On the third day, or Saturday to the outside world, the Academic Track started with technological visions of artificial intelligences, from where it continued into the realms of dystopias and fantastic races. Stefan Ekman, one of the organizers of the academic program, also found time to present on how fantasy maps relate to the rest of the text. Later, he also chaired the key note speech by the academic guest of honour Gary Wolfe, who delved into genre theory. Sadly, his quite interesting speech, which mainly discussed how boundaries have been drawn between different speculative fictions, was only the first part of a larger work with the latter part aiming for fresher perspective. The day also included the guest of honour speech by Karin Tidbeck where she revealed her dark past in roleplaying and its effects on her fiction, which was a few days earlier categorized as Nordic Weird. Later, George R.R. hosted a screening of an episode of the Game of Thrones television series followed by a Q&A about the adaptation of the novel and writing a screenplay. This linked nicely with Archipelacon’s other sessions on adaptations, for example, from screen to comics and vice versa, each discussing the flux between different mediums so relevant in speculative fiction today. Once more the program for the day ended with costumes, albeit ones more family friendly, as the final show, before the pool party that is, was a masquerade.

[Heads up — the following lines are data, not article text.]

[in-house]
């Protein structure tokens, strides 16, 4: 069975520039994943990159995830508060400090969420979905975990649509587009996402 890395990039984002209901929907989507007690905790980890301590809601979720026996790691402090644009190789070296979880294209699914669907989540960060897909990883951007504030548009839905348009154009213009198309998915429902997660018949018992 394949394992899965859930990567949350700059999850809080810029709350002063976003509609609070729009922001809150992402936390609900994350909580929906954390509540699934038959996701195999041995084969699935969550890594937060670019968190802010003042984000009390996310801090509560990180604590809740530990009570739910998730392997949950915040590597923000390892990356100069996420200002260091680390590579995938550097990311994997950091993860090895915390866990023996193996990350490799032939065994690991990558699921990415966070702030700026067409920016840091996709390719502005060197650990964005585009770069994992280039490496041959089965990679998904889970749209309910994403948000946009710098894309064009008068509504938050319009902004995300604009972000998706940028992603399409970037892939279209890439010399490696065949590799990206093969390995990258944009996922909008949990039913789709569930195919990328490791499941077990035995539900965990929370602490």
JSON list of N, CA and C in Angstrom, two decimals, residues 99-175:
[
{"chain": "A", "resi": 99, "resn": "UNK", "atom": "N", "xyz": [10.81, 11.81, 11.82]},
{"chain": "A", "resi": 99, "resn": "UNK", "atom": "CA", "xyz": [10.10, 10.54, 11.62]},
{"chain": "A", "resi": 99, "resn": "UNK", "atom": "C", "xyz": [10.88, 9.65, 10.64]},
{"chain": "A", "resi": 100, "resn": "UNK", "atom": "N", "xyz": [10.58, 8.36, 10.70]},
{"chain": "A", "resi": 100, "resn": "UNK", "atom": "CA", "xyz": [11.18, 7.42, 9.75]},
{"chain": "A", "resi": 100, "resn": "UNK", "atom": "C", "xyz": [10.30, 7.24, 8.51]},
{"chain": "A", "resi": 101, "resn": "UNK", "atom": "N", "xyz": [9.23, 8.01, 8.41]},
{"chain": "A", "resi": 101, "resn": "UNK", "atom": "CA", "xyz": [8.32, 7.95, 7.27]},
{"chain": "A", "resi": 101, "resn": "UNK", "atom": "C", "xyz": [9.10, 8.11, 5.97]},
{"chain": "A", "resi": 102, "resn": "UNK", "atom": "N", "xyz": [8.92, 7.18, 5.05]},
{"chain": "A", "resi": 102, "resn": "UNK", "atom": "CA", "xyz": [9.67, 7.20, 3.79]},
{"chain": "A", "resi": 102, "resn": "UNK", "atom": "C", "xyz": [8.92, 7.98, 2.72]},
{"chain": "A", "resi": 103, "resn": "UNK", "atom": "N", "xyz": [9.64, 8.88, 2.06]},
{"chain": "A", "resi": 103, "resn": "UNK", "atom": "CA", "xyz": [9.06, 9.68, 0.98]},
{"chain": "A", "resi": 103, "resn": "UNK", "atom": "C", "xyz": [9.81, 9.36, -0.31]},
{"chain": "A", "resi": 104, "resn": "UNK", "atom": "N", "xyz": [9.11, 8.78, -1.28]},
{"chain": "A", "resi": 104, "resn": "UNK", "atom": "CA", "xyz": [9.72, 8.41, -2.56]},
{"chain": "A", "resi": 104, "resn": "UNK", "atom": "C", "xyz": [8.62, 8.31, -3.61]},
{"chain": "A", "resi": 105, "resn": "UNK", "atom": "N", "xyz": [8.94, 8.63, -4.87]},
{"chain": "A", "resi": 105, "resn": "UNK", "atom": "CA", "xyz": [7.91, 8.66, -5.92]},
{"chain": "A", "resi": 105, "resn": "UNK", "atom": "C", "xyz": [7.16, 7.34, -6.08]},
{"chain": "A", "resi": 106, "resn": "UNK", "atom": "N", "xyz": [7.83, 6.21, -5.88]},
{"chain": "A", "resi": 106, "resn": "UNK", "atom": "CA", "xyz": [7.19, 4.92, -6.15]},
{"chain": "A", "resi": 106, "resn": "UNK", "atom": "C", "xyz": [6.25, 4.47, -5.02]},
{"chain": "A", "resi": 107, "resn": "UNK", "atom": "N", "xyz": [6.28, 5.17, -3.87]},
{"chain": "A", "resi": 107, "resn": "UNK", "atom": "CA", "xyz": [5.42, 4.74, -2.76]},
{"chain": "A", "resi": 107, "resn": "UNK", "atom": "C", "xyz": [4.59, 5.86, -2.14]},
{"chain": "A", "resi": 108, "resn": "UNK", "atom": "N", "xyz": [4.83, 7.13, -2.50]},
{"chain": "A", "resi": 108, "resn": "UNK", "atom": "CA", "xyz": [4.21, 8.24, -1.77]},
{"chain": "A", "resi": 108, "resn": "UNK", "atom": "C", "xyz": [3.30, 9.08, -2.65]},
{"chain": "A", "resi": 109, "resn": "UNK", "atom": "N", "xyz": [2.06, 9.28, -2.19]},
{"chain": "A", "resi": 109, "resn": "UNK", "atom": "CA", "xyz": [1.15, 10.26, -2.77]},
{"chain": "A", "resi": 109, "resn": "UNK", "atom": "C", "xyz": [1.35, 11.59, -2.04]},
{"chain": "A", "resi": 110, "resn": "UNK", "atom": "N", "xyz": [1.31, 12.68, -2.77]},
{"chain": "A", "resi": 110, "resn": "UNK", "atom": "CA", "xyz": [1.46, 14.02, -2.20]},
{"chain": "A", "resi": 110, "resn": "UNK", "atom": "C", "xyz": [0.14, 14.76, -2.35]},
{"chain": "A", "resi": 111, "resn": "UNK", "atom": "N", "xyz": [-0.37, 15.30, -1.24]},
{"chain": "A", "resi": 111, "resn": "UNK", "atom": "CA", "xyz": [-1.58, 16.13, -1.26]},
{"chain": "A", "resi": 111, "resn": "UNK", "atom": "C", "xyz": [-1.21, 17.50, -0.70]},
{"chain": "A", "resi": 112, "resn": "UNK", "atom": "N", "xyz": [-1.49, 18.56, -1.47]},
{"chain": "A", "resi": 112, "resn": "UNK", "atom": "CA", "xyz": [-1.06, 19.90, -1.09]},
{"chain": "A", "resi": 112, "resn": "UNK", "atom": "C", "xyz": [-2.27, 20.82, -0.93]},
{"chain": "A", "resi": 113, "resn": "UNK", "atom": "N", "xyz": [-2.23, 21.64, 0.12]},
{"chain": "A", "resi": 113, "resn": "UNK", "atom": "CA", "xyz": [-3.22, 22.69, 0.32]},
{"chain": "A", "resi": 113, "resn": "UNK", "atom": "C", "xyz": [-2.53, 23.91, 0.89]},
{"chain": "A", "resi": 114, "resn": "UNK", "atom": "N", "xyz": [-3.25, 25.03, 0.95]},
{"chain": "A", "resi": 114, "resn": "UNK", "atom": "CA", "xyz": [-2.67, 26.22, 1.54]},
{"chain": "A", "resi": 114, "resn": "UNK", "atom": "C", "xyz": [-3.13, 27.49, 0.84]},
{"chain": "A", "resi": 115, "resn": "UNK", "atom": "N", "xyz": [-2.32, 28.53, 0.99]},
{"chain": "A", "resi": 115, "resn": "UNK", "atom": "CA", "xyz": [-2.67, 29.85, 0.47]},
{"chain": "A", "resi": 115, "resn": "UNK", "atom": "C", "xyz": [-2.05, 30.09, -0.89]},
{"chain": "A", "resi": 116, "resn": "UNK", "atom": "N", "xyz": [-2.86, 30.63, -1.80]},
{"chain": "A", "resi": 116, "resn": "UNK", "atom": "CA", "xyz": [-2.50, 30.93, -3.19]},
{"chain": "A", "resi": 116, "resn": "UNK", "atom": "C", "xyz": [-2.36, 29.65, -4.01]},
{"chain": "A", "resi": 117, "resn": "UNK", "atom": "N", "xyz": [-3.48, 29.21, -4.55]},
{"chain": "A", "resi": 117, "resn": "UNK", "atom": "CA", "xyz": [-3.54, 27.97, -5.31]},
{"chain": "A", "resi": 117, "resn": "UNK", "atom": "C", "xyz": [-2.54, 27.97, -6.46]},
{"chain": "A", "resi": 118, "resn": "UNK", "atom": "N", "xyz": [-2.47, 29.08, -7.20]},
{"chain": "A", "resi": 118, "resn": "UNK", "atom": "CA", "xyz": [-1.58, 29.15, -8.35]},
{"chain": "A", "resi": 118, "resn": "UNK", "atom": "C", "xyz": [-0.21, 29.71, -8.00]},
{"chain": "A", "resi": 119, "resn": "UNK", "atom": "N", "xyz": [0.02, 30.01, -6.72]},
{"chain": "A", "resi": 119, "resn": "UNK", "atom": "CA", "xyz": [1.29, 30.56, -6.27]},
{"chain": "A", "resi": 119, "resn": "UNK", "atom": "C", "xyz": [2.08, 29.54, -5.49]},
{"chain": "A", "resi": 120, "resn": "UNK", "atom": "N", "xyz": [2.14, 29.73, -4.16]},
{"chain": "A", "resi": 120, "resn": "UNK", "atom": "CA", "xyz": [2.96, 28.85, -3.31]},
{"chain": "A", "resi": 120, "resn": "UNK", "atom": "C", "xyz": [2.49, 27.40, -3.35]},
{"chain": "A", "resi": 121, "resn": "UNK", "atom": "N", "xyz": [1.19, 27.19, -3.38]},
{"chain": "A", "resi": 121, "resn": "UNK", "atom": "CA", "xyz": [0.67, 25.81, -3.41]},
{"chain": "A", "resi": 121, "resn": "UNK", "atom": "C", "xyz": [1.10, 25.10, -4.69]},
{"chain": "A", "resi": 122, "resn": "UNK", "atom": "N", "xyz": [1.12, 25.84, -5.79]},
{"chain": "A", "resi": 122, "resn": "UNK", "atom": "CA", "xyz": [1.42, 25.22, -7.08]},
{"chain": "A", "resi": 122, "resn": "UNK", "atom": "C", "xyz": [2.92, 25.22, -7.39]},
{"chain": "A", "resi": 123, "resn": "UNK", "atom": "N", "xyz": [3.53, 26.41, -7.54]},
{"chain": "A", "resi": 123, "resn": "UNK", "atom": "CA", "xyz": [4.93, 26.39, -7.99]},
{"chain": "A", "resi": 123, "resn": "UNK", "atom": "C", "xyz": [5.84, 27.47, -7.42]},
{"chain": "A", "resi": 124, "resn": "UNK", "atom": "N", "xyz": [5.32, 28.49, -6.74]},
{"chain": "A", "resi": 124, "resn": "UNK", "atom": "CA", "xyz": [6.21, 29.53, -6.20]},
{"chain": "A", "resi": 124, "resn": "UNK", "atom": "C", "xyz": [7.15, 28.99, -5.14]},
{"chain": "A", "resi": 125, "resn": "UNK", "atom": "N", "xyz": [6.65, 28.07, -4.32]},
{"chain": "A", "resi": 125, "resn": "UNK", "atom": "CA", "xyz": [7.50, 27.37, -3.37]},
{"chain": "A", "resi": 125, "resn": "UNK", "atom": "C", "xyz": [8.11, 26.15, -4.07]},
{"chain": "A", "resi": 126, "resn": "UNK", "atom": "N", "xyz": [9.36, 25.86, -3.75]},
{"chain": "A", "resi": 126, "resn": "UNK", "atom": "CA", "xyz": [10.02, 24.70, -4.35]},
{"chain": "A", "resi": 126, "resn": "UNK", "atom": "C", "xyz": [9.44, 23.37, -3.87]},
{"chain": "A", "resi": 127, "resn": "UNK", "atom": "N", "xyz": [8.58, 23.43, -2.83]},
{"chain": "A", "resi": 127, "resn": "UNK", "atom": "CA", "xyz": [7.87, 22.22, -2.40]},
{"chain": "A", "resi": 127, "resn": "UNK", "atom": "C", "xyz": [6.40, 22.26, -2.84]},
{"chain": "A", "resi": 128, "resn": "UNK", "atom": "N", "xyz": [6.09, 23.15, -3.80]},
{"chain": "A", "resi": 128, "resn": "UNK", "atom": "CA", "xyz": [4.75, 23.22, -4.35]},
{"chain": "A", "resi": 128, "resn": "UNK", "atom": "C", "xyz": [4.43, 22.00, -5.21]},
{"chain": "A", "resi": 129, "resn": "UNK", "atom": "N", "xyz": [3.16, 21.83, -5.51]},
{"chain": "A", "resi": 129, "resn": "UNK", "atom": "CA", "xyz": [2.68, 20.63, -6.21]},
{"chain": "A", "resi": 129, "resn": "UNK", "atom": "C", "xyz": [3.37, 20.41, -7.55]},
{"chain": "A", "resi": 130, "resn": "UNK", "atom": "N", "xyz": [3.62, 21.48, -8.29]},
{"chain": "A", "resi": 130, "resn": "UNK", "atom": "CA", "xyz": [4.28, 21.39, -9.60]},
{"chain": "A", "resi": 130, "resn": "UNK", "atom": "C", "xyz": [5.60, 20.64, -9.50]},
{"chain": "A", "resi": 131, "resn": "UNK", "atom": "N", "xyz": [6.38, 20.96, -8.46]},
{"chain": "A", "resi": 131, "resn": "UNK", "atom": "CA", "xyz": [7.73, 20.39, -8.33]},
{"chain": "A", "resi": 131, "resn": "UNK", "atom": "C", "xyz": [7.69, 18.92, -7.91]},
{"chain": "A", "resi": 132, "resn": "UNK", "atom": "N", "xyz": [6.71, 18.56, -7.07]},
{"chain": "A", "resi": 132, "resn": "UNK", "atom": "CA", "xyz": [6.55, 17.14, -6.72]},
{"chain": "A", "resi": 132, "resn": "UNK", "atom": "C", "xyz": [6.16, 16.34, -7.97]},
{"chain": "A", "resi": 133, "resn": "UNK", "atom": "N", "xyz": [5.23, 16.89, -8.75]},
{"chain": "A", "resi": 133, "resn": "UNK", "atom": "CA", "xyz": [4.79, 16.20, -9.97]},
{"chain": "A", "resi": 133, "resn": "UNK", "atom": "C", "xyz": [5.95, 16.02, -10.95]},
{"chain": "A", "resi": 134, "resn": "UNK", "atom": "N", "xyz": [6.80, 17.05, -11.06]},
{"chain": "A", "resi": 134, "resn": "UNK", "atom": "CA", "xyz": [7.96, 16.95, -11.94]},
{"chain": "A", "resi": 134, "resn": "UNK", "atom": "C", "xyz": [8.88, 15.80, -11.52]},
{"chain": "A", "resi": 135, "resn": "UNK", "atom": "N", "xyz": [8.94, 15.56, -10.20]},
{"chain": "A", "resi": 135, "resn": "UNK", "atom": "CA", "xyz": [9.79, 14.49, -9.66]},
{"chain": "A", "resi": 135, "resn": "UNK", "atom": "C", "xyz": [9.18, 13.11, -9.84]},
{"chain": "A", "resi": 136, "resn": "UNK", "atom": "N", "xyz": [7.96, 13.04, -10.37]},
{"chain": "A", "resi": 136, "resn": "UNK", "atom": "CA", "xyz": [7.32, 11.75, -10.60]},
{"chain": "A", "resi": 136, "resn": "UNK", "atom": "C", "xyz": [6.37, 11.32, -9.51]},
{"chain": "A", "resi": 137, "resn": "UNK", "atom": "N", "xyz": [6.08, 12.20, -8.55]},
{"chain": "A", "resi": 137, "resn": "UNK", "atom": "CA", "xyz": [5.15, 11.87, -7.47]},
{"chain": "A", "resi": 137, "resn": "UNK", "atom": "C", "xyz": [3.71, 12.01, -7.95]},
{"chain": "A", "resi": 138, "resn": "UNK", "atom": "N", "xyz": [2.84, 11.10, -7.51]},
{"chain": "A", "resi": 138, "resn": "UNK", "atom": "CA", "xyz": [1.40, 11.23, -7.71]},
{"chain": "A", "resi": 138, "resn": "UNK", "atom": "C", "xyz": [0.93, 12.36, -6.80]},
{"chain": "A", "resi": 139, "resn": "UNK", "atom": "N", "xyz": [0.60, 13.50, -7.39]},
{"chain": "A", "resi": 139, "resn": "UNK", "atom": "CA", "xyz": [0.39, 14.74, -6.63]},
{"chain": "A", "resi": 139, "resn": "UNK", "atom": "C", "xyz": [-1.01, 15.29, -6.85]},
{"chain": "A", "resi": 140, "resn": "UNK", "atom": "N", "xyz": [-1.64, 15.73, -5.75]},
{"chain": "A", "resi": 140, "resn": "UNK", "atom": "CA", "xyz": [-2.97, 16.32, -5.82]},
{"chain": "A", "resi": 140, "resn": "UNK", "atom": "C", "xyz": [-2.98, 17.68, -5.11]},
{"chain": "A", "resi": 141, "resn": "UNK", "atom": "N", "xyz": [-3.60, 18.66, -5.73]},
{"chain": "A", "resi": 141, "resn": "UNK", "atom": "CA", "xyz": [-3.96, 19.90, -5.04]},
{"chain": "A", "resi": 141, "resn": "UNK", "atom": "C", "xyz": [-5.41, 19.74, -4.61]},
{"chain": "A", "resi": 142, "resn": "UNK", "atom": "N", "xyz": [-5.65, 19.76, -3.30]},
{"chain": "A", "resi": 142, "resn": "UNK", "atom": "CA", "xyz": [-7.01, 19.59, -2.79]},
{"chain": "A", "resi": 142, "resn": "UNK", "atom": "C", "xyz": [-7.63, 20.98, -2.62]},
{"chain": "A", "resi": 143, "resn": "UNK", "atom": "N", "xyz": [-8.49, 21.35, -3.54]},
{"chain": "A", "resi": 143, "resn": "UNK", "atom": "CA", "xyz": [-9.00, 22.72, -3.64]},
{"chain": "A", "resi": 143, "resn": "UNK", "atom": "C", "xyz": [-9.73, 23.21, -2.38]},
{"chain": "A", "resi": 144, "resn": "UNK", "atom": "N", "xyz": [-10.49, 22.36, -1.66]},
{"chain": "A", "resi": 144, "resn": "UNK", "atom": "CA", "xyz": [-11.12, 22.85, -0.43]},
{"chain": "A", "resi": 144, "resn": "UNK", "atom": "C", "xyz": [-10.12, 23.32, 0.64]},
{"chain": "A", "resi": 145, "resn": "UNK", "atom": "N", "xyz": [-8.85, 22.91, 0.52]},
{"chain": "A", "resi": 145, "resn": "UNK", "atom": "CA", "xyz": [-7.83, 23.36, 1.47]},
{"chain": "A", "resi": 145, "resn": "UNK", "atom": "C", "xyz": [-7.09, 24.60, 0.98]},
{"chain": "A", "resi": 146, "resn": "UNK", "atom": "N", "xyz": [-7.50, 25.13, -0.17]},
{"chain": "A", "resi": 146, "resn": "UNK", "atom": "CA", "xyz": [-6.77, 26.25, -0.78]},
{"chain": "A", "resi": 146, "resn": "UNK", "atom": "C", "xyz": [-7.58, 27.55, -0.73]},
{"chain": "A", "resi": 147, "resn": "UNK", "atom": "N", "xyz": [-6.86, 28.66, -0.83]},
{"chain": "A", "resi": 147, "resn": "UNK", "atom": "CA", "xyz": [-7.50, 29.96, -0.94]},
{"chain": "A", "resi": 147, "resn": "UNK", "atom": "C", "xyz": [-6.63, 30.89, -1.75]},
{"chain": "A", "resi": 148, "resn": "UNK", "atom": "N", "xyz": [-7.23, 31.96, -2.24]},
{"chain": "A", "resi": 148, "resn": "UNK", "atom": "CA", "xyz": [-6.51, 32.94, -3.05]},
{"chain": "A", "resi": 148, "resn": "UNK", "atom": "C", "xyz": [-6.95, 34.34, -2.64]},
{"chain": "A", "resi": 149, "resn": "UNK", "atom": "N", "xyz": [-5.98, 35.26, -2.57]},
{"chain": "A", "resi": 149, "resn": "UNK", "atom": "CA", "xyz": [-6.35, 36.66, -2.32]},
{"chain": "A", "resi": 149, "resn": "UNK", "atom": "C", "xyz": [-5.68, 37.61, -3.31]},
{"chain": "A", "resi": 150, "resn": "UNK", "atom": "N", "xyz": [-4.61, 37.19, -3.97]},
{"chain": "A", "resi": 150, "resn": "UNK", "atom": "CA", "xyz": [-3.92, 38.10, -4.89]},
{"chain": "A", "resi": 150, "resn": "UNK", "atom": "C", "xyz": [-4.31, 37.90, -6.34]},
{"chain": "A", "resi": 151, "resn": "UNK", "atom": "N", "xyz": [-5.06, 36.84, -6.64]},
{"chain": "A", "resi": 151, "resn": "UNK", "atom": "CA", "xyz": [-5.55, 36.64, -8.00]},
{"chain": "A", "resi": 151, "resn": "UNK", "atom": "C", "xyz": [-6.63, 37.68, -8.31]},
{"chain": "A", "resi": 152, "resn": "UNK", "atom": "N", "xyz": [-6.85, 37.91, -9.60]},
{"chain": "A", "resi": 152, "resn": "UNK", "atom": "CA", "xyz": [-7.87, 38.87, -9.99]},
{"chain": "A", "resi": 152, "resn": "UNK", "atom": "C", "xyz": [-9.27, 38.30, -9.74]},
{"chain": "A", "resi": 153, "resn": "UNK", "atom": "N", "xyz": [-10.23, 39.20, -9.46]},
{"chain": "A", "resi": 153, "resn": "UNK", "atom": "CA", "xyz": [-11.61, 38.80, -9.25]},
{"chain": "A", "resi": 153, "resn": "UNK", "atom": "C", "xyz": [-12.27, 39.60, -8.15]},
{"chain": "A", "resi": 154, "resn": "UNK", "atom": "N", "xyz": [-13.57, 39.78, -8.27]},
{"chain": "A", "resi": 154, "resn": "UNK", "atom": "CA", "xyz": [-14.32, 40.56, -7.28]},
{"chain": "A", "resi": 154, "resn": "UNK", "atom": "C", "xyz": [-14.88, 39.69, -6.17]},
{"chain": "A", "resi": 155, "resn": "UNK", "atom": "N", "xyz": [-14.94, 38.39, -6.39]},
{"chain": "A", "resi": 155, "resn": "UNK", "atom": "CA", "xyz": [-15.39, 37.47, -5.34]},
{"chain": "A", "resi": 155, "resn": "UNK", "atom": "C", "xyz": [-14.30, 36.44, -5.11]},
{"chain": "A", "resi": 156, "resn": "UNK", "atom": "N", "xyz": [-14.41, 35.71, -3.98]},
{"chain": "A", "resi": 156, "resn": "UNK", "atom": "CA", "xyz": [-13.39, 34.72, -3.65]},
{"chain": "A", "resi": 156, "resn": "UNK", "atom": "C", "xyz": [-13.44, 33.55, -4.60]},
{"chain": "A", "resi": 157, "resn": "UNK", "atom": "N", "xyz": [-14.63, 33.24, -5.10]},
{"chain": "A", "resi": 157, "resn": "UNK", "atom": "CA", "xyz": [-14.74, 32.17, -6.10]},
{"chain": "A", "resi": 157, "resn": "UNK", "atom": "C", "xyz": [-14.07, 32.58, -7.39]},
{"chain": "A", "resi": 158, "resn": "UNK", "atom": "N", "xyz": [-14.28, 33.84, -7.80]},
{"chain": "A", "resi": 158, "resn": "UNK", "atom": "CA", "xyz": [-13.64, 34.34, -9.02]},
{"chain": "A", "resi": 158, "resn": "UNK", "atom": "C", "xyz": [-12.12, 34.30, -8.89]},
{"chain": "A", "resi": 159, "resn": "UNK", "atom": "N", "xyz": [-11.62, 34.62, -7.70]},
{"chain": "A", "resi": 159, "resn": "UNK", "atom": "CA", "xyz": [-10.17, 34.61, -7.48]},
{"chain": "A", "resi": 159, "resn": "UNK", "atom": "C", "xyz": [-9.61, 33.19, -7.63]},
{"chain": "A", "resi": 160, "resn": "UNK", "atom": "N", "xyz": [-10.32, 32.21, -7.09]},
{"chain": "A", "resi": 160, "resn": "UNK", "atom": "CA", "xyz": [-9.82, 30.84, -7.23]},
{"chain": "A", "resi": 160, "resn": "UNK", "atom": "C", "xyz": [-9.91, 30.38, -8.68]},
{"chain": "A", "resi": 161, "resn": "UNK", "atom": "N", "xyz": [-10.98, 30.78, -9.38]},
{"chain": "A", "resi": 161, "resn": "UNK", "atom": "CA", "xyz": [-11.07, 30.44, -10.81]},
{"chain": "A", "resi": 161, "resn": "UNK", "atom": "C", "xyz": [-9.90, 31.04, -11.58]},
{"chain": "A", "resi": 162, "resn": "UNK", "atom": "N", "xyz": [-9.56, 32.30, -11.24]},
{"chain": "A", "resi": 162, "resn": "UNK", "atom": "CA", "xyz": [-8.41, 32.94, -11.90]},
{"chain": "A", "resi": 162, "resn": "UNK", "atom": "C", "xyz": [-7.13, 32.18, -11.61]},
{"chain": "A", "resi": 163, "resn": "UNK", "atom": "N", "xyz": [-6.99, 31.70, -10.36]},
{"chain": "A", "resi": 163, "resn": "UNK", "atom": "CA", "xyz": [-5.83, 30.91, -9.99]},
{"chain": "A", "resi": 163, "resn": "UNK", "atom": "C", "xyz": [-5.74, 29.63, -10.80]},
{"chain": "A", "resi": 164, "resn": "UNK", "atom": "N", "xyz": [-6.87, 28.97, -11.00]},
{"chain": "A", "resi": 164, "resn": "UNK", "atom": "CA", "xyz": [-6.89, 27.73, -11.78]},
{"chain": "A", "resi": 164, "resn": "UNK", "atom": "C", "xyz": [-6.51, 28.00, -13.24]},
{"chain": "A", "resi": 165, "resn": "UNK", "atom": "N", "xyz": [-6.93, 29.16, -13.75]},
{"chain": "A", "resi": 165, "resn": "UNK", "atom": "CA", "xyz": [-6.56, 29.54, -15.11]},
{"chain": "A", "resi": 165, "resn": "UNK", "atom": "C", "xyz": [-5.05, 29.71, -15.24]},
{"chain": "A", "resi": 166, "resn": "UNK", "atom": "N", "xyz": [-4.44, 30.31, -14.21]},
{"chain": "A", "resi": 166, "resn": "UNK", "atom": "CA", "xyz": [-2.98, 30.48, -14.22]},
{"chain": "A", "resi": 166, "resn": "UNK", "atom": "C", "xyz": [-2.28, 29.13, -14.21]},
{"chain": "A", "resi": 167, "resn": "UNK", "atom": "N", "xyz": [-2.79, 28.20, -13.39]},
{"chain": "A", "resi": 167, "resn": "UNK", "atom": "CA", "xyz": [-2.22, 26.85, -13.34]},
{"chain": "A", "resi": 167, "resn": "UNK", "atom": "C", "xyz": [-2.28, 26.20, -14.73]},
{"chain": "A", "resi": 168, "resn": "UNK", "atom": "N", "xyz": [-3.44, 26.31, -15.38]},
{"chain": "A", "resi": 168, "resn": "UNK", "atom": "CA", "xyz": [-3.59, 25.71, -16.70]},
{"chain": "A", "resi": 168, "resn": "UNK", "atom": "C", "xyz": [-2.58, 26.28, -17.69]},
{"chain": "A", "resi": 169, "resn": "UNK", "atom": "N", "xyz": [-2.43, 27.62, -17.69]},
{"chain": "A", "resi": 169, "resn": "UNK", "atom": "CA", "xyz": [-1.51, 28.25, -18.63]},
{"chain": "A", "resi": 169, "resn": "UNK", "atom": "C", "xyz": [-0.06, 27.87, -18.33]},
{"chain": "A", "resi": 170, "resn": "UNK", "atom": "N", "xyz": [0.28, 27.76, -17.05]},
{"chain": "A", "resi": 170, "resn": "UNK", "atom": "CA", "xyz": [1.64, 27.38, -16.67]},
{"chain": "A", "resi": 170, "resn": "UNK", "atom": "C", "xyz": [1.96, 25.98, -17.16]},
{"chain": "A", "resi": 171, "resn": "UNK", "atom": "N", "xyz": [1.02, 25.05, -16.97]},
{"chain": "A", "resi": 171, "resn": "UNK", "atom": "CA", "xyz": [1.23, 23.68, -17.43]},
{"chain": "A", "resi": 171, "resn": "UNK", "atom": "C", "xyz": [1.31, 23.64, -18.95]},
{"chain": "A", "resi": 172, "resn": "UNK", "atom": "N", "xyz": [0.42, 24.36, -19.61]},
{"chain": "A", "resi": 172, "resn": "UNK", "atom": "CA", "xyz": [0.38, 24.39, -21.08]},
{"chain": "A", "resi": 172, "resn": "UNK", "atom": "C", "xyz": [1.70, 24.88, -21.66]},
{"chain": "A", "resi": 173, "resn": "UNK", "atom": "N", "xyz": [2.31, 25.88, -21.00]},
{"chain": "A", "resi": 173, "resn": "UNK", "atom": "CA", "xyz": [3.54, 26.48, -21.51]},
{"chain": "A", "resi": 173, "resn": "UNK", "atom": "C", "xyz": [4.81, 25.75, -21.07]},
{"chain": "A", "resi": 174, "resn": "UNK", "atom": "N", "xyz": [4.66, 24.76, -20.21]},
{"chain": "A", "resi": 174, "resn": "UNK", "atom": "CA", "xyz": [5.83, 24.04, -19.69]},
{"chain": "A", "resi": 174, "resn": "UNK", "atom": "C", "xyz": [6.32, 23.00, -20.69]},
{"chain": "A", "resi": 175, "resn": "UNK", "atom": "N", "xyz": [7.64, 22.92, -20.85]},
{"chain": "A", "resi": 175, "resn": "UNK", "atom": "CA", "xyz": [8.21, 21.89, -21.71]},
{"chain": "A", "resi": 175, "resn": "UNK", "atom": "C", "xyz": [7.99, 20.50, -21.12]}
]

While the three days full of program and parties had clearly taken their toll on the participants, many managed to drag themselves to Sunday’s academic sessions, which ranked among the most popular ones of the whole Archipelacon. Anna Leena Harinen’s presentation on the adaptation of Song of Ice and Fire characters in the Game of Thrones filled the seats and later presentation by Cheryl Morgan on the reception of one of Neil Gaiman’s works in LGBT community filled the entire room. However, neither should one neglect to mention Anders Sandberg, a rare non-literary/-cultural studies scholar, whose fascinating presentation on augmented intelligence in SF texts was between the two. Finally, the academic track was wrapped up by Merja Polvinen’s, who as one of the organizers had also spoken the introductory words in the first session, presentation on a novelette by Catherynne M. Valente, which would no doubt have garnered even more attention had the author’s presence in 2016’s Finncon been already announced. Before the closing ceremony, Gary Wolfe and Niall Harrison discussed literary critique, one of the final missing pieces in a very thorough and informative convention. Archipelacon ended with a note of happiness and a hope, which might for some turn into a nightmare, that the party will continue in 2017 with a World Con in Helsinki (which it will!).

1 “Ducktor”, since Kontturi did her doctoral dissertation in 2014 on Don Rosa’s Disney comics featuring duck characters (editor’s comment).